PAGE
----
Sewol Families and Activists Appeal to UN to Stop Human Rights Violations
Water cannons containing tear gas were used at people during the protest. Many protesters were isolated
and could not avoid the attack. The photo was taken on May 1, 2015. (c) OhMyNews
On May 4, 2015 4.16 Coalition on the Sewol Disaster in South Korea said that an urgent appeal had been submitted to the Special Rapporteurs at the United Nations in regards to the South Korean police officers’ violation of human rights by using excessive and unnecessary forces during the Sewol rallies over the past few weeks.
According to the appeal, riot police built bus barricades to block all the roads near the protest sites in the center of Seoul and fired water cannons containing tear gas (capsaicin) directly at people’s faces during the protests on April 16, 18 and May 1, 2015. A number of human rights activists and victims’ family members were also reportedly arrested, detained, and severely injured during the police crackdown. The committee claimed that there had been reported cases of sexual harassments towards female protesters and even arrests of high school students.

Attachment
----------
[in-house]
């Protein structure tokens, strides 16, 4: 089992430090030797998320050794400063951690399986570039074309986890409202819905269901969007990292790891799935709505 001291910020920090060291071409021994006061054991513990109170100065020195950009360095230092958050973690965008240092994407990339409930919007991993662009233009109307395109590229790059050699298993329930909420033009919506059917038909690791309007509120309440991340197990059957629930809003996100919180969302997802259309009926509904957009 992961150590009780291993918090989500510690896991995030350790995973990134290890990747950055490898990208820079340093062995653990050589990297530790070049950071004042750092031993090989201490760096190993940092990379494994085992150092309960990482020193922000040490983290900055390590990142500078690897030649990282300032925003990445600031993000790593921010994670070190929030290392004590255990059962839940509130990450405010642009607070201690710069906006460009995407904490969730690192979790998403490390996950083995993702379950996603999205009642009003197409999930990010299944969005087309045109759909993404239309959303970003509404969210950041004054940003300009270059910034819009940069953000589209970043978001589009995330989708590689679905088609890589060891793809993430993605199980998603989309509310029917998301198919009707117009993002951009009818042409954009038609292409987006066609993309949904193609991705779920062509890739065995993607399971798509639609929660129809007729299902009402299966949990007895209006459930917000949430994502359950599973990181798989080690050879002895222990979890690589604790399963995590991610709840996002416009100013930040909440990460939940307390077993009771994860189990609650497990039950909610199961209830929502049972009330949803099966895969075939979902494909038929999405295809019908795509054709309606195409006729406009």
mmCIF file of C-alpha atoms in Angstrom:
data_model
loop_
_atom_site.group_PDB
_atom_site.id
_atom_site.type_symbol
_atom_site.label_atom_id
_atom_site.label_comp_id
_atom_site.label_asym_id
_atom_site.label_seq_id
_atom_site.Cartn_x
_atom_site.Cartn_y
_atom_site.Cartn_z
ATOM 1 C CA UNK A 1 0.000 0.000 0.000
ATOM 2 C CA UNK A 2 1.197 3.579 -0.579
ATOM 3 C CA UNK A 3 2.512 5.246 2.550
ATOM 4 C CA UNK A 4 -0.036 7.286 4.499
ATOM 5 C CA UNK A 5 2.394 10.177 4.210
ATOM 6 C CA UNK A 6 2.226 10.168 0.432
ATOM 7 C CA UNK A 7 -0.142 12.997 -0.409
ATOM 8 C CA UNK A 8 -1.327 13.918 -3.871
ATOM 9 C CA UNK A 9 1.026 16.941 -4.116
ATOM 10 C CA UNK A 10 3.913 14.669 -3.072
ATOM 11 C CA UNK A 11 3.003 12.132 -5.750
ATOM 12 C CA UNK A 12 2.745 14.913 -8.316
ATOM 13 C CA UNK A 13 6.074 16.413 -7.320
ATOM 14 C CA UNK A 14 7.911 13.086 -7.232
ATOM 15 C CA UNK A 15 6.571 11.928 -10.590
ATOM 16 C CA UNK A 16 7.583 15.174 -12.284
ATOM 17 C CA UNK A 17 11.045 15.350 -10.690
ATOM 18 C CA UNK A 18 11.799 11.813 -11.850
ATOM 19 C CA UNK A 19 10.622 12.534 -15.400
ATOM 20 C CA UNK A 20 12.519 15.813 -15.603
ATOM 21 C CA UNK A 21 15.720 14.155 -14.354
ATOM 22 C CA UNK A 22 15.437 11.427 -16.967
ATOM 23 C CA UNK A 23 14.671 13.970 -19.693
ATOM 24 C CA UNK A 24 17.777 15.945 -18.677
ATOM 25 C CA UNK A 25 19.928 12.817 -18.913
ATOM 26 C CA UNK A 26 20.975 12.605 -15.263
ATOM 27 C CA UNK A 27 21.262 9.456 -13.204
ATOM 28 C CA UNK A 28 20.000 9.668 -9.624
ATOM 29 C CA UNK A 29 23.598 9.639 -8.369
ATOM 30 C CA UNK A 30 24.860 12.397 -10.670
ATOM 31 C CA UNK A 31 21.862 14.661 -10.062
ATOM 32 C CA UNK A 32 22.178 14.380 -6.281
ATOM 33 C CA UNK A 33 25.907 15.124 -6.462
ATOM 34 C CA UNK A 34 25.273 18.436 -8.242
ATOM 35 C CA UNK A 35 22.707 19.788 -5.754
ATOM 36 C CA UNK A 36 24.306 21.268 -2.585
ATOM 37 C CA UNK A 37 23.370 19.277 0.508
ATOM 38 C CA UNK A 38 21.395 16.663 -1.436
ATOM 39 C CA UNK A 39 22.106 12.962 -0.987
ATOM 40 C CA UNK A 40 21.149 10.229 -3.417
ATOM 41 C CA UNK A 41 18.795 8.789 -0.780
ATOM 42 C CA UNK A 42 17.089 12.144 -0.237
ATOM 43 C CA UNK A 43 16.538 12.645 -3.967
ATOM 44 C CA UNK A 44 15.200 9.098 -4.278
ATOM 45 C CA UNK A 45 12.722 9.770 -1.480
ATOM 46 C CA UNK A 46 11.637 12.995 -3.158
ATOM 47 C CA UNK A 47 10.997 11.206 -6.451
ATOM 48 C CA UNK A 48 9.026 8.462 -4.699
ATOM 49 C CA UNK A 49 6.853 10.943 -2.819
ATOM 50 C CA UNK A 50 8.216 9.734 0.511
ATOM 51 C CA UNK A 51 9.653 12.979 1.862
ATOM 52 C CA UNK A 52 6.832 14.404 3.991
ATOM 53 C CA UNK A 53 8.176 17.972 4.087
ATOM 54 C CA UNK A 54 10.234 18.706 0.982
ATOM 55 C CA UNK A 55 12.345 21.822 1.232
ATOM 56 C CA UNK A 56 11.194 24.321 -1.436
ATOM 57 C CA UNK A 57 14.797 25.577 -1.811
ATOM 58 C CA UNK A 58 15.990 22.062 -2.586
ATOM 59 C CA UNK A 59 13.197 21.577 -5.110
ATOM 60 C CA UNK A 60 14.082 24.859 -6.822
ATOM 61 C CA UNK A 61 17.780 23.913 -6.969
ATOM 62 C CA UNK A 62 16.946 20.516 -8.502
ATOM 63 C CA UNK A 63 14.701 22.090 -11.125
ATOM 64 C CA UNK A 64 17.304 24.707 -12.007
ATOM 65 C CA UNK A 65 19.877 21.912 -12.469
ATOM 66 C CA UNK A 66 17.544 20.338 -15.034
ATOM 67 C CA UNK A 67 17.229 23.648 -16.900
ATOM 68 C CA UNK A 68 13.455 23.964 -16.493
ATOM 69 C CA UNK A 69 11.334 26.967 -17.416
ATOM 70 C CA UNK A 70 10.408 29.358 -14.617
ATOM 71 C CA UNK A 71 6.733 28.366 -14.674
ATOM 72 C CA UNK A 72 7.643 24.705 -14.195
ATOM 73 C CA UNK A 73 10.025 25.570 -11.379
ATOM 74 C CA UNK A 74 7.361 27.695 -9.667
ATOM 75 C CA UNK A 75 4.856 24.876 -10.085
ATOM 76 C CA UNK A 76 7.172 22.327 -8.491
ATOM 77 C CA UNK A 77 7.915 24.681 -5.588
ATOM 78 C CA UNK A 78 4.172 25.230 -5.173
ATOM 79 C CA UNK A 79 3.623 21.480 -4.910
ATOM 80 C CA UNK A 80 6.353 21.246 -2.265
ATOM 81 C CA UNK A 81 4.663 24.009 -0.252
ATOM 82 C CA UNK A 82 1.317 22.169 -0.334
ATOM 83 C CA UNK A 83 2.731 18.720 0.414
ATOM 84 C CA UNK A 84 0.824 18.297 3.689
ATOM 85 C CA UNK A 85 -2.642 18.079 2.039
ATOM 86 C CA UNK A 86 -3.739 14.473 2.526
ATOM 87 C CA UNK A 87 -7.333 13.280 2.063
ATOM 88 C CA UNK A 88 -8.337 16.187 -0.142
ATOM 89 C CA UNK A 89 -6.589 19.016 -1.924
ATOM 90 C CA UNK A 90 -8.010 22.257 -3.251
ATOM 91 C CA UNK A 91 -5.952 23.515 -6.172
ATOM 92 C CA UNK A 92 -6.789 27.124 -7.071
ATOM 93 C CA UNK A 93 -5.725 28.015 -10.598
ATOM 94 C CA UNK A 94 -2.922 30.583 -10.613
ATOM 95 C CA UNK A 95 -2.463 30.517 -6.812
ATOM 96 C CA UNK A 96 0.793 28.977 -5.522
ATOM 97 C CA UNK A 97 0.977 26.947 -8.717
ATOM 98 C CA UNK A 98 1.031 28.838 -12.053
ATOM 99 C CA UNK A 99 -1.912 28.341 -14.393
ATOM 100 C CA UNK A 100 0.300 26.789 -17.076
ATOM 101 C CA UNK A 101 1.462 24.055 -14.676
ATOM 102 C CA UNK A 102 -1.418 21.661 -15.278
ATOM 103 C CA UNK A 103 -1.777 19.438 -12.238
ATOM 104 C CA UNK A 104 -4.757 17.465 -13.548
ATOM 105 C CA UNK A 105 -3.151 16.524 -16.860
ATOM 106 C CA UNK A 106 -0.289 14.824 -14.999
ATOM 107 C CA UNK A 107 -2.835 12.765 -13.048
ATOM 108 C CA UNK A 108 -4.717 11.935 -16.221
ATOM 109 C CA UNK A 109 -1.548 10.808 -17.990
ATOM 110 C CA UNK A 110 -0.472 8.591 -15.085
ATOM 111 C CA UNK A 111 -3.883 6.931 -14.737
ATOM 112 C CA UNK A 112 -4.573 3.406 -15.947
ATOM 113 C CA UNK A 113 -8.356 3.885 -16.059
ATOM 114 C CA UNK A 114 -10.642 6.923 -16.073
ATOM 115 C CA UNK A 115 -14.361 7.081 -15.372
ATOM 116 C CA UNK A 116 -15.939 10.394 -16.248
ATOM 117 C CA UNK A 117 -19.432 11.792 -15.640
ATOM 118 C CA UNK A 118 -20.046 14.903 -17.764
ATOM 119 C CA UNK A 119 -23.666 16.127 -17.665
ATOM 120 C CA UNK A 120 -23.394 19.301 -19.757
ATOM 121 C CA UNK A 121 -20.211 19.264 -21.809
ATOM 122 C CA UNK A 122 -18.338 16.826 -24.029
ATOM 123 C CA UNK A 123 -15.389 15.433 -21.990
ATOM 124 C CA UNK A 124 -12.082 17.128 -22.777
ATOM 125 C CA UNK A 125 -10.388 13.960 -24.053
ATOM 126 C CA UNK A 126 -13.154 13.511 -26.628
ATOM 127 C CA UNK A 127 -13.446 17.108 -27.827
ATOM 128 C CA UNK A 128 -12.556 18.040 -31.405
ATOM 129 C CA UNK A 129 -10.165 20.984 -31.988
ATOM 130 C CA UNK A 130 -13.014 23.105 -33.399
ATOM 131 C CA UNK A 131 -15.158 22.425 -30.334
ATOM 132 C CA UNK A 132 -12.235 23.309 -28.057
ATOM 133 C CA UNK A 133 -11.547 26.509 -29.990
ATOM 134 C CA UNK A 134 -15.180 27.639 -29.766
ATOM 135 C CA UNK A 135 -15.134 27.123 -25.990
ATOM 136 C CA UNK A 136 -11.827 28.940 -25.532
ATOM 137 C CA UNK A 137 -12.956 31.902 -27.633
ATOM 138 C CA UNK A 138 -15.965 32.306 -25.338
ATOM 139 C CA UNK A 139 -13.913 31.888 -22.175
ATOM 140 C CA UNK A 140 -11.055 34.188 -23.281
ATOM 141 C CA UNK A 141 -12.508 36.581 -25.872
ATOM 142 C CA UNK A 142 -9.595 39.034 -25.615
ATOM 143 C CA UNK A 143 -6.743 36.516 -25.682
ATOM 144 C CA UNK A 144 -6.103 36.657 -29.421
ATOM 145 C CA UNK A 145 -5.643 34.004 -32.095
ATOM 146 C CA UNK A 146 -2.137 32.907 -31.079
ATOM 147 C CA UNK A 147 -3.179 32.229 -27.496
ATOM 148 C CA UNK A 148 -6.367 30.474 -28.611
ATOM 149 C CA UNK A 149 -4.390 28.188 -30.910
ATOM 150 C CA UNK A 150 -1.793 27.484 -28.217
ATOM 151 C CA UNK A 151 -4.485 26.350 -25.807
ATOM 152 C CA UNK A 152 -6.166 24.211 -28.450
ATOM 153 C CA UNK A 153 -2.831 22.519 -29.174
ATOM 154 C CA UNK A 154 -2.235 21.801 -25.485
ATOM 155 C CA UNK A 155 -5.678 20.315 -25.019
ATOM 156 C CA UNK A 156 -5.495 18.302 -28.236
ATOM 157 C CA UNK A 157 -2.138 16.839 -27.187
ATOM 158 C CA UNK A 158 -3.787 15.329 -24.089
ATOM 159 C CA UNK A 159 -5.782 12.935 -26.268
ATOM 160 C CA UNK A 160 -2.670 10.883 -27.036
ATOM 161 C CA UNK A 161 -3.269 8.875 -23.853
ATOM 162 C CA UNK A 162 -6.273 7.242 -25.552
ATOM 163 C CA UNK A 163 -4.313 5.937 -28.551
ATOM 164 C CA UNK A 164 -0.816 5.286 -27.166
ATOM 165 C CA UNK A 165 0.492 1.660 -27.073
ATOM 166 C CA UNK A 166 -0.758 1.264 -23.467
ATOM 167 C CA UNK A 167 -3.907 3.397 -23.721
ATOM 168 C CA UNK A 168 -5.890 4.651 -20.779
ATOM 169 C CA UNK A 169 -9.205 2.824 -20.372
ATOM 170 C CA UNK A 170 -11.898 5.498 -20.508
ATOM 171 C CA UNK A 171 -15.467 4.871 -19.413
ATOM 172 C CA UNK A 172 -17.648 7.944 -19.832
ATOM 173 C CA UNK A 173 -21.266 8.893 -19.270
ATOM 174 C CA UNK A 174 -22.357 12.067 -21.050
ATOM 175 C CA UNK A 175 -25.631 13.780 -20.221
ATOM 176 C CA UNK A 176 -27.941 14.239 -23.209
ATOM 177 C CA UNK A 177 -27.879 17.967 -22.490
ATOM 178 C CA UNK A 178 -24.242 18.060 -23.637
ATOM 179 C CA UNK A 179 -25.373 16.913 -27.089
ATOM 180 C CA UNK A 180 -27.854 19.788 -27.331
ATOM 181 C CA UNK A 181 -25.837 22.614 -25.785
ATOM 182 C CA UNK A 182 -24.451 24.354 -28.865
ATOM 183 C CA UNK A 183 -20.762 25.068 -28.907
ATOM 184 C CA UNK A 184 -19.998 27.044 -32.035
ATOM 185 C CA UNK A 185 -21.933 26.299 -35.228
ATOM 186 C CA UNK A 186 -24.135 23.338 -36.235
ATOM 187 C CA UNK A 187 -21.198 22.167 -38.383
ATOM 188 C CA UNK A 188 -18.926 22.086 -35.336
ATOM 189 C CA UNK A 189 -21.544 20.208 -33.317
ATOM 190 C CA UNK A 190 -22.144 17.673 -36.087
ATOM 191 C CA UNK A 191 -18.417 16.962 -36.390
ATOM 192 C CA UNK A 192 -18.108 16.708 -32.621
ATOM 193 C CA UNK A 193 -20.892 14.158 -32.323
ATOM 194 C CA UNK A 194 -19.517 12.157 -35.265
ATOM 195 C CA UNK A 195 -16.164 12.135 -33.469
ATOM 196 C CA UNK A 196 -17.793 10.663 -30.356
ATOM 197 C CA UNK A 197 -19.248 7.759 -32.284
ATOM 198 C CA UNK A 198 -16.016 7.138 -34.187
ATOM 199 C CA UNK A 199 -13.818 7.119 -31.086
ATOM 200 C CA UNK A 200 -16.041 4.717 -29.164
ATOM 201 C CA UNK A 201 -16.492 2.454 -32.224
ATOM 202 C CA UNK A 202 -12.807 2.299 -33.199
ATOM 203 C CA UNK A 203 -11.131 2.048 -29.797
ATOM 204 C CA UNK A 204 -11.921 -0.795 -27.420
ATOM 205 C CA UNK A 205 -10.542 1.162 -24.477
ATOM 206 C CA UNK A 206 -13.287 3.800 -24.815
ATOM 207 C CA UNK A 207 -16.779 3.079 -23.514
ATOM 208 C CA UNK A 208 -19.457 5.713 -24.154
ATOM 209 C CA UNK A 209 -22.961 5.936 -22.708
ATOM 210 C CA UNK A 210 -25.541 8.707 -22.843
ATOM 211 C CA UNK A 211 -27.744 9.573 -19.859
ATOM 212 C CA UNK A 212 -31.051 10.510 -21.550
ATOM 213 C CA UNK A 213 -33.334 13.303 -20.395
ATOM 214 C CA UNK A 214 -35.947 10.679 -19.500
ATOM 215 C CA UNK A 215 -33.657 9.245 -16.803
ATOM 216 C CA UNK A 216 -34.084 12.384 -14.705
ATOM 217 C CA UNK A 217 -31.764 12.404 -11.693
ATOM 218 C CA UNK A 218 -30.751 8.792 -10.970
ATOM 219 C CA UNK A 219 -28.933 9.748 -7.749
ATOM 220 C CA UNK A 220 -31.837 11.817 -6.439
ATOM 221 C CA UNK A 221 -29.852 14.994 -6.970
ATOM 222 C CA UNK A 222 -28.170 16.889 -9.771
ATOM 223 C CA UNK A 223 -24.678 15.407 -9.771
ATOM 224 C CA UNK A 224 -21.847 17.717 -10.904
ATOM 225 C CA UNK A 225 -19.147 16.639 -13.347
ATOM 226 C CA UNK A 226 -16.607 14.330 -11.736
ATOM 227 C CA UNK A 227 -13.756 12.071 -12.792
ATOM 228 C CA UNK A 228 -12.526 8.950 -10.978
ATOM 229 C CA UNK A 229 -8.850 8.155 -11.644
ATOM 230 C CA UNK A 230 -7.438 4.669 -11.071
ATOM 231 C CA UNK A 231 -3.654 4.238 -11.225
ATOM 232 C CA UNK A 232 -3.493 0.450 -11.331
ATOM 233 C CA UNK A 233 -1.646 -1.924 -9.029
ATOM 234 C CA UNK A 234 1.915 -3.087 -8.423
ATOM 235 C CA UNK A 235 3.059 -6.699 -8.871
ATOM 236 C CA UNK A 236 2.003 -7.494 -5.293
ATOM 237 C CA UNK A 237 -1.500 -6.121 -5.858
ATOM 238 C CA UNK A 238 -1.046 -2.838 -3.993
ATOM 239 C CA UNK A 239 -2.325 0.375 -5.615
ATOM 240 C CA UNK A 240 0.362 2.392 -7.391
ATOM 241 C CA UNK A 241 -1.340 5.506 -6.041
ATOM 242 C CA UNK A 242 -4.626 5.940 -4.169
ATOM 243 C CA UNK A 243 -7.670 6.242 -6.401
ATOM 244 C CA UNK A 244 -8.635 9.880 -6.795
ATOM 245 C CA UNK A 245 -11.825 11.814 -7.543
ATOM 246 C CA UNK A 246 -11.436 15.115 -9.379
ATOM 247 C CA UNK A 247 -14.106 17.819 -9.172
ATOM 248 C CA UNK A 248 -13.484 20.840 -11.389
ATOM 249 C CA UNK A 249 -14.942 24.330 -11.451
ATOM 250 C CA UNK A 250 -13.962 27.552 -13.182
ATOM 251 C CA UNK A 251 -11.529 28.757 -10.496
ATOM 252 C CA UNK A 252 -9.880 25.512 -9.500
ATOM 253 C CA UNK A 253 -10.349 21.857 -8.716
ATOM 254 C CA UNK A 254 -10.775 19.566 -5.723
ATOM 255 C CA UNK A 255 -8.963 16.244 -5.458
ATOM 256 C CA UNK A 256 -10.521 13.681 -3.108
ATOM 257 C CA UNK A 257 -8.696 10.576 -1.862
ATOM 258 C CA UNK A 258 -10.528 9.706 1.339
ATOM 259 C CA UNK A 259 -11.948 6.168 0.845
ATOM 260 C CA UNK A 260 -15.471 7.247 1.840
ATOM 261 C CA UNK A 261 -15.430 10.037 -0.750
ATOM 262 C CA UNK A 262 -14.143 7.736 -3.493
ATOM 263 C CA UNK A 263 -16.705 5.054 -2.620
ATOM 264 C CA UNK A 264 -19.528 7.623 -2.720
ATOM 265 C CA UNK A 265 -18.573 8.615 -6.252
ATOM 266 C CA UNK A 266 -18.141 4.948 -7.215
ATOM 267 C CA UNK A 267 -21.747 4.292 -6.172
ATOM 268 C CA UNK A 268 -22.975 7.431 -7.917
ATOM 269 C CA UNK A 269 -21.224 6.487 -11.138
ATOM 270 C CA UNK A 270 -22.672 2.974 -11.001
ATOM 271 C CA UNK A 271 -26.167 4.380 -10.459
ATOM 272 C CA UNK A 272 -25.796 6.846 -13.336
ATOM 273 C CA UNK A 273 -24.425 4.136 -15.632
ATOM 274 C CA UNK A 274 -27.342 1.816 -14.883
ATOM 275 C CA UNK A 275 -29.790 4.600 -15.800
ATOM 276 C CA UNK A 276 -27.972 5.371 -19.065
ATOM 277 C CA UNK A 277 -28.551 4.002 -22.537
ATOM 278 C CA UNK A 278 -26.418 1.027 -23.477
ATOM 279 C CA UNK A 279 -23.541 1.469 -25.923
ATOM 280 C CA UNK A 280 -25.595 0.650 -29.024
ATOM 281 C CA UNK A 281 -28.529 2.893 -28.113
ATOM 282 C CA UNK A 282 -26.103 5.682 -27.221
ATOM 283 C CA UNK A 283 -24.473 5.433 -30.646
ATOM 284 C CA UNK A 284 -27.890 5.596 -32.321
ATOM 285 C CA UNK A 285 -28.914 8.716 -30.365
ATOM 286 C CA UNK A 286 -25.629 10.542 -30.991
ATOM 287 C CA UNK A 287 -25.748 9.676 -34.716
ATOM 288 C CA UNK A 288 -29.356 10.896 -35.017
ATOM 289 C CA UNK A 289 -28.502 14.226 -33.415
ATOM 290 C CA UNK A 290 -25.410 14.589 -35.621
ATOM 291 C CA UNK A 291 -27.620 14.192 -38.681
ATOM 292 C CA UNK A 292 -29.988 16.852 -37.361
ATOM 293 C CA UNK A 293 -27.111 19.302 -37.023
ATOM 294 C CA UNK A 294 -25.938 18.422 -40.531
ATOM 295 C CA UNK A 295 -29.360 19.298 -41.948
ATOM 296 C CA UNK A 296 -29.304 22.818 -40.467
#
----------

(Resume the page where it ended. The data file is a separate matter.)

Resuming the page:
The appeal states that police installed tight bus barricades and sealed off all nearby streets and subway exits, causing significant disruption in traffic and inconvenience to even residents and general passengers. The South Korean Constitutional Court made a decision against such restrictions in 2009, stating that such restricting actions by police should be “minimum and limited only to the ones necessary to address individual illegal acts.” The rallies by the families of the Sewol victims and their supporters had been peaceful ones to commemorate the Sewol disaster on April 16, 2014 and its victims. The protestors were only calling for a thorough and independent investigation into the Sewol disaster.
It is also pointed out in the appeal that police officers did not wear their name badges or any other identifying information. Therefore, the protestors that had witnessed the police committing these violent acts would not be able to report them, nor make claims against them.
The Sewol ferry sank off the South Korean coast in April of last year, killing more than 300 people, most of them high school students. The families of the victims from the disaster and their supporters have been asking the government for a thorough investigation into the tragedy and punishment of those accountable for the accident and botched rescue operations. The president Park Geunhye vowed to the nation immediately after the disaster that she would resolve all issues related to the accident, but the families of ferry victims and many South Korean people feel that not much has been done to prove that for a whole year.